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Essay on Equality of Opportunityin Matters of Public


Employment in India
Arvind Kumar

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Article 16 guarantees equality of opportunity in matters of public


employment. In the first part of the Article, the general rule is laid down
that there shall be equal opportunity for all citizens, wherever they are
living, in matters of employment under the State; thereby the universality
of Indian citizenship is emphasised. In the next section, the general
principle is explained in detail.
According to this, the State is prohibited from showing any discrimination
against any citizen on grounds of religion, caste, race, sex, descent, place
of birth or residence. The next clauses are in the nature of exceptions.
According to the first, residence qualifications may be made necessary in
the case of appointments under the State for particular positions.
But instead of leaving it to individual States to make any rules they like in
this regard, the power is vested in Parliament to prescribe the requirement
as to residence with in the State. This is intended to make the qualifying
test uniform throughout India. The second exception is in favour of
reservation of positions in public employment for any backward class of
citizens.
This is meant to help those who have had very little share so far in public
employment. The determination of a backward community is a matter that
is left to each State Government. The third exception seeks to take out of
the scope of the general principle the management of the affairs of any
religious or denominational institution under any special law providing for
the same.
Although Article 16 guarantees equality of opportunity in matters of public
employment for all citizens and is expected to provide a bulwark against
considerations of caste, community and religion, the result so far has been
far from satisfactory. This has been fully brought out in judicial decisions
as well as reports and findings. The States Reorganisation Commission
observed:
Recruitment to the services is a prolific source of discontent among
linguistic minorities. The main complaint is that a number of States
confine entry to their services to permanent residents of the State,
'permanent residents' being defined in varying ways. These domicile tests,
it is contended have been so devised as to exclude the minority groups
from the services.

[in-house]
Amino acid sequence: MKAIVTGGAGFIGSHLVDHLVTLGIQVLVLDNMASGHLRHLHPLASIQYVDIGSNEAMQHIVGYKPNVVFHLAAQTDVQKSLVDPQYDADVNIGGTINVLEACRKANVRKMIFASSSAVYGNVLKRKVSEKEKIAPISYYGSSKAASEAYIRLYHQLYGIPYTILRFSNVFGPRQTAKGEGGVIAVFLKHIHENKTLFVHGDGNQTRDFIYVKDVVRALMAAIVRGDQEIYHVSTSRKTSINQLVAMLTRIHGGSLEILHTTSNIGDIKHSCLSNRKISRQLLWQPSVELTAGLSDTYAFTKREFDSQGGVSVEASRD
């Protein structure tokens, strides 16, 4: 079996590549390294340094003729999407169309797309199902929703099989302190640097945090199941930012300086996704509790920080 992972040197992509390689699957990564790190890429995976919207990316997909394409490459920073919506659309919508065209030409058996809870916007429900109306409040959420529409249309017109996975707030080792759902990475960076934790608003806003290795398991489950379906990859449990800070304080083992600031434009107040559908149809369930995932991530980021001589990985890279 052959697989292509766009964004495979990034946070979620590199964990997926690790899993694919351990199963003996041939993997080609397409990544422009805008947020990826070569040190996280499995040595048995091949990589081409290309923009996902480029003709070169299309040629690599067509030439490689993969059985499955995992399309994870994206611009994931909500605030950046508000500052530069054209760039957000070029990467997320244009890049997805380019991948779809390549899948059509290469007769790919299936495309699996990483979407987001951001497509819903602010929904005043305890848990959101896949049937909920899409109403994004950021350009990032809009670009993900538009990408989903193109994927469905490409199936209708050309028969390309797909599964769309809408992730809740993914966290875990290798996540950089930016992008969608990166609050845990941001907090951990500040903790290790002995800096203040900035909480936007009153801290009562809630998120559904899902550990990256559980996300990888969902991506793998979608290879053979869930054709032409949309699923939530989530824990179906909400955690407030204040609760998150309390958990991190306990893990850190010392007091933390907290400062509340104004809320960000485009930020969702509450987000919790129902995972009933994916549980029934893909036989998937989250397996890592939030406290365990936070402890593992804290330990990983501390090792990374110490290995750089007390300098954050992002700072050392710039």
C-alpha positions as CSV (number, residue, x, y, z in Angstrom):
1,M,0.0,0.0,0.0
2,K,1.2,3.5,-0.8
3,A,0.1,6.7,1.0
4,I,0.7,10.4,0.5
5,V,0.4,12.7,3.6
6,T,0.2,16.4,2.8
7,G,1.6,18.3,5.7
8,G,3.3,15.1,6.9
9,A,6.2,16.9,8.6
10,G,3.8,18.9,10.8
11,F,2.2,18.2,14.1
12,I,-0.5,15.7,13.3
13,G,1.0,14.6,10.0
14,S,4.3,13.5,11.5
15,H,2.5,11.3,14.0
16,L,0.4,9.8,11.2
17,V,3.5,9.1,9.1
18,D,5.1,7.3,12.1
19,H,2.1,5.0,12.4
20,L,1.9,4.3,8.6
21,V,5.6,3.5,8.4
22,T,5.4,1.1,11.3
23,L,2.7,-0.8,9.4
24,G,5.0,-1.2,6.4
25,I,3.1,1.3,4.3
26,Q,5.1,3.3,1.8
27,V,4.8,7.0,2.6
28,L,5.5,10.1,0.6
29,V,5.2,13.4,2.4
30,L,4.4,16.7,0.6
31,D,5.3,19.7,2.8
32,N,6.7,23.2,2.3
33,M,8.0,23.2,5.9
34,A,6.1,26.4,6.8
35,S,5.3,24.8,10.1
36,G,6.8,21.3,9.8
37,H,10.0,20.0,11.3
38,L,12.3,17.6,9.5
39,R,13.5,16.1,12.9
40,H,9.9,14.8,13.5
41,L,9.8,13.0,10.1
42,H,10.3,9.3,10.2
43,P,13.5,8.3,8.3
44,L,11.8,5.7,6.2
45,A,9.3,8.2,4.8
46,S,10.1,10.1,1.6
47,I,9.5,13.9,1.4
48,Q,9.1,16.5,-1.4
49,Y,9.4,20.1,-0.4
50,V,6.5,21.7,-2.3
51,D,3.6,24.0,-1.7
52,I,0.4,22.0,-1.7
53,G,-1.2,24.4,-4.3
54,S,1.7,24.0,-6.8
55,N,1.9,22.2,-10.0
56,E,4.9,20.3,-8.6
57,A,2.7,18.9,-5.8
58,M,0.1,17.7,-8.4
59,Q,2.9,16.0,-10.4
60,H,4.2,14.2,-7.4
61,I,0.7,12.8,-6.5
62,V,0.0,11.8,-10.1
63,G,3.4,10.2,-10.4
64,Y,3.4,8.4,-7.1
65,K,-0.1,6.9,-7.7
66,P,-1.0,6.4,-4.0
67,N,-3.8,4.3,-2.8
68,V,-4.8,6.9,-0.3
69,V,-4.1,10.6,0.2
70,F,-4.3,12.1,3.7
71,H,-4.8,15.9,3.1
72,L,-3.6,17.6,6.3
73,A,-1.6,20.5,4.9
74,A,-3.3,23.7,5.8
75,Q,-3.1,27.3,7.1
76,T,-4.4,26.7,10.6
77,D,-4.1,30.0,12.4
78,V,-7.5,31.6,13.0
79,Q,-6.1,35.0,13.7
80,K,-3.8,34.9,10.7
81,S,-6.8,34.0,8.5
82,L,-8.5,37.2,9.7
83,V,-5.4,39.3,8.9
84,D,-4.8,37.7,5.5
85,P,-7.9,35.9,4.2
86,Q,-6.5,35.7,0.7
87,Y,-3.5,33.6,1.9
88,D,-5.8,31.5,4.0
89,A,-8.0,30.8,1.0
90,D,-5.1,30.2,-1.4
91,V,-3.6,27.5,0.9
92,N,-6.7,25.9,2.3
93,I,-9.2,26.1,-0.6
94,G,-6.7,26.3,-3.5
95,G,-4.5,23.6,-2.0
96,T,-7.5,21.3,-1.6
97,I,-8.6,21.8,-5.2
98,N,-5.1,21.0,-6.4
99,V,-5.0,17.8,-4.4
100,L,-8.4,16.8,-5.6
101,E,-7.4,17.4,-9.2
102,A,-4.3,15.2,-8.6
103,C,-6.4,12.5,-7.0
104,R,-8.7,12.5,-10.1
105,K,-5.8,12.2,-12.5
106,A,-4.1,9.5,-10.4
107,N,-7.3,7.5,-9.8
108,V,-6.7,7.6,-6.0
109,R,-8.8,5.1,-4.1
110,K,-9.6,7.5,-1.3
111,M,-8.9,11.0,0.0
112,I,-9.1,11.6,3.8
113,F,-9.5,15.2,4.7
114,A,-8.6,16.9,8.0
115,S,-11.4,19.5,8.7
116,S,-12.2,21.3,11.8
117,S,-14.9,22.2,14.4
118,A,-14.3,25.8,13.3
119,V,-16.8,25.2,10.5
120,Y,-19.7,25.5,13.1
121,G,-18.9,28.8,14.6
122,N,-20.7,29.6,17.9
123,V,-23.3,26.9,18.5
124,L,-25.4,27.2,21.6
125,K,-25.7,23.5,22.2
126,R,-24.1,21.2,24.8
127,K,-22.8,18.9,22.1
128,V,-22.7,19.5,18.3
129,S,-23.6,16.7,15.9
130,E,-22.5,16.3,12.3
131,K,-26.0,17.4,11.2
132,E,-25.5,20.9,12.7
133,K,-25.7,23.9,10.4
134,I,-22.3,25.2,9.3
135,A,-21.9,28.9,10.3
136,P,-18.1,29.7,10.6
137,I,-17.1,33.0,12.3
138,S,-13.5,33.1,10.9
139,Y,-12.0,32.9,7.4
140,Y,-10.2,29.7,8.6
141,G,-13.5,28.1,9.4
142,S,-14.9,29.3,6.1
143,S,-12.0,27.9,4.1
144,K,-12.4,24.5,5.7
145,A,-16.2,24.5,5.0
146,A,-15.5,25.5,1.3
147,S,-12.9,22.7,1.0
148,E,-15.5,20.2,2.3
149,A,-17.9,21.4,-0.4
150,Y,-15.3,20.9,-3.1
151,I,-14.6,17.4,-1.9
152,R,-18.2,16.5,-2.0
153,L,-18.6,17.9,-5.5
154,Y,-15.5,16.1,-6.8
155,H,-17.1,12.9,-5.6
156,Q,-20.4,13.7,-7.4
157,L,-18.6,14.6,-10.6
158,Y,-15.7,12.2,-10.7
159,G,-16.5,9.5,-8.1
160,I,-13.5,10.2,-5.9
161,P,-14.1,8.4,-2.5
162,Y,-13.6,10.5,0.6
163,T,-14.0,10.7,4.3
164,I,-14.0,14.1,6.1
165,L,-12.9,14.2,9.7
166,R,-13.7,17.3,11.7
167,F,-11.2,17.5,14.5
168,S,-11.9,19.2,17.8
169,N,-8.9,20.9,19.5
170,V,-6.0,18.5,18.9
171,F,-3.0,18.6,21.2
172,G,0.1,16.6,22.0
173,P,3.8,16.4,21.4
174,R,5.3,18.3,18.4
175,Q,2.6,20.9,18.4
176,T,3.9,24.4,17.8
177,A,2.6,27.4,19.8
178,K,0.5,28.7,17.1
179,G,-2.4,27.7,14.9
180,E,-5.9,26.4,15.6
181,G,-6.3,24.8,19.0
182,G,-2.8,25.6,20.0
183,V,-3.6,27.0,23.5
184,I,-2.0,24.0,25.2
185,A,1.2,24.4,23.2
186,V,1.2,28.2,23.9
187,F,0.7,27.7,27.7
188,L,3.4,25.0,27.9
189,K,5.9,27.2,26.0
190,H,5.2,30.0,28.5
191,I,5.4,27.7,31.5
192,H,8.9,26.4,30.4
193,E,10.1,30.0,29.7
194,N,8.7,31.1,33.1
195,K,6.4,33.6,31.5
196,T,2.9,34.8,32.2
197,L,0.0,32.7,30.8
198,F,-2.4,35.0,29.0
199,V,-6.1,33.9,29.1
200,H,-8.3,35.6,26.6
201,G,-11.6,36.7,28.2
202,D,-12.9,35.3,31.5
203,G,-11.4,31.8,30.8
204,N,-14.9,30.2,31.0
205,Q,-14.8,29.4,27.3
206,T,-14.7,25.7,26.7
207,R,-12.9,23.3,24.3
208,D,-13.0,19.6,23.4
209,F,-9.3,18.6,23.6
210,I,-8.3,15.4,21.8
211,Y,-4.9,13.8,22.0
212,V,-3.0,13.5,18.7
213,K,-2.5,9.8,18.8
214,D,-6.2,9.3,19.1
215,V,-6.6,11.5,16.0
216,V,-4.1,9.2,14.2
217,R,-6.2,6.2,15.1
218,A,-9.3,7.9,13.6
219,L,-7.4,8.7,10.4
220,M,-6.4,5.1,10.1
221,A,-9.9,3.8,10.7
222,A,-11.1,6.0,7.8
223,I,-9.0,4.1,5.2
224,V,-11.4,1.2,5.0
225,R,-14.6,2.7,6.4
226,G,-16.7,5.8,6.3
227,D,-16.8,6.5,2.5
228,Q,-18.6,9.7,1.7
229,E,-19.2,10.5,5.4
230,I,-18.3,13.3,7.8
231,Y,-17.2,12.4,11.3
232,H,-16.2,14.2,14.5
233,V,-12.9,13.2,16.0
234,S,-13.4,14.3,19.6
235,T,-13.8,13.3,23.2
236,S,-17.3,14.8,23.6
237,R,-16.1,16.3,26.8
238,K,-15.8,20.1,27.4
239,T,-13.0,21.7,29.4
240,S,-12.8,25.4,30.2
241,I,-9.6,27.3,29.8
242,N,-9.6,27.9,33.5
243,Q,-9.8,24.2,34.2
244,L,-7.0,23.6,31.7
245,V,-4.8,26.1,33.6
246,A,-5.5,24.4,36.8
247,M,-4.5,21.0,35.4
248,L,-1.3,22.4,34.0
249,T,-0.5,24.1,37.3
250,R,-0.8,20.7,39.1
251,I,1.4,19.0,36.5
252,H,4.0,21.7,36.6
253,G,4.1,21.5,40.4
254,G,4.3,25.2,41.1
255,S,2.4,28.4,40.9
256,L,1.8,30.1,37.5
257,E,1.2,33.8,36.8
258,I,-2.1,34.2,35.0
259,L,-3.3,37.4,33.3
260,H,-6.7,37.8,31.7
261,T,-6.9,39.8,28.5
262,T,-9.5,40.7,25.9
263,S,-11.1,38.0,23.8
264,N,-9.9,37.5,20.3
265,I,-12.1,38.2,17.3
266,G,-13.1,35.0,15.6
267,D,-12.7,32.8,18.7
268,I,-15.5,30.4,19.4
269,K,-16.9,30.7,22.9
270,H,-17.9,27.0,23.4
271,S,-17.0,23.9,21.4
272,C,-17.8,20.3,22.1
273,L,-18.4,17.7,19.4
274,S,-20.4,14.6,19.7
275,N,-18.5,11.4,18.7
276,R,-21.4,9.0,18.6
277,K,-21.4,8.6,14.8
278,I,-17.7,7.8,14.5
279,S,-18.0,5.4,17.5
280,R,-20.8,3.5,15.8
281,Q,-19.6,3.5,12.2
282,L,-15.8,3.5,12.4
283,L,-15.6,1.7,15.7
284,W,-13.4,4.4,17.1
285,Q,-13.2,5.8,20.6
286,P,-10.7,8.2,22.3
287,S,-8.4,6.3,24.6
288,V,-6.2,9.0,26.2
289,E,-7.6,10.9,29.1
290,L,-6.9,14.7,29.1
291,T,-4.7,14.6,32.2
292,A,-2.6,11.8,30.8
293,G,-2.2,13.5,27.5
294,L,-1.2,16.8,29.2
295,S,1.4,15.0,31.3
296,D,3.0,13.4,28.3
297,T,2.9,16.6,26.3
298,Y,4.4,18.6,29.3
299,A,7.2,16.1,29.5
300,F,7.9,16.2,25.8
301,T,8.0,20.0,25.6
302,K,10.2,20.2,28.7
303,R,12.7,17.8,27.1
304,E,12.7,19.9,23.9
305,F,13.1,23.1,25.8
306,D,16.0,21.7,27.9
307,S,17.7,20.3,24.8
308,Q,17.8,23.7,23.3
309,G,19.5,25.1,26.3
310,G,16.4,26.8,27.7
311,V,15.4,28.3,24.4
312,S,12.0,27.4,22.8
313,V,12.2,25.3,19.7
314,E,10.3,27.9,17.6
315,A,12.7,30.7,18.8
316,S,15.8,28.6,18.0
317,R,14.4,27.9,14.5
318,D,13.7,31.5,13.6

"The residence required under these rules varies from three years in
certain cases to fifteen years. These rules are, strictly speaking, in
contravention of "Article 16(1) of the Constitution". They have apparently
been allowed to continue in terms of Article 36(b) pending a general
review of the position."
Abolition of domicile tests for eligibility to State services is sought in a
new Act that has been passed by Parliament seven years after the
inauguration of the Constitution.
The measure, the Public Employment (Requirement as to Residence) Act,
1957, seeks to repeal all existing domiciliary laws in the country which
prescribe a period of residence within a particular State or Union territory
for any public employment there. This is one of the safeguards for
linguistic minorities suggested by the states Reorganisation Commission
in regard to employment in public services. 1
In a landmark decision of the Supreme Court dealing with the now famous
Mandal Commission Report, Indra Sawhney vs. Union of India, Article 16
and particularly its clause 4 were subjected to a detailed examination by
the nine-judges Bench which considered the case and came to the
following conclusions:
1. Article 16(4) is not an exception to Article 16(1). It is an instance of
classification inherent in Art.l6 (l). Article 16(4) is exhaustive of the
subject of reservation in favour of backward classes though it may not be
exhaustive of the very concept of reservation.
2 The expression backward class in 16(4) takes in "Other Backward
Classes" as well.
3. The reservations contemplated, in clause (4) should not exceed 50 per
cent. While 50 per cent shall be the rule, it is necessary not to put out of
consideration extraordinary situations.
4. There is no constitutional bar to classification of backward classes into
backward and more backward classes for the purpose of Art. 16(4).
5. For excluding 'creamy layer' of backward classes an economic criterion
can be adopted as a measure of social advancement.
6. Reservation of appointments or posts under Art. 16(4) is confined to
initial appointment only and cannot extend to promotions.
This provision was amended in 1995 by inserting clause (4-A) which
permitted reservation in the matter of promotion also (Seventy-Seventh
Amendment, 1995)
7. The Government of India and State Governments should within four
months constitute a permanent body to recommend for the determination
of lists of other backward classes. Their advice shall ordinarily be binding
upon the Government.
8. Within four months the Government of India shall specify the bases
applying the relevant and requisite socio-economic criteria to exclude
socially advanced persons (creamy layer) from Other Backward Classes.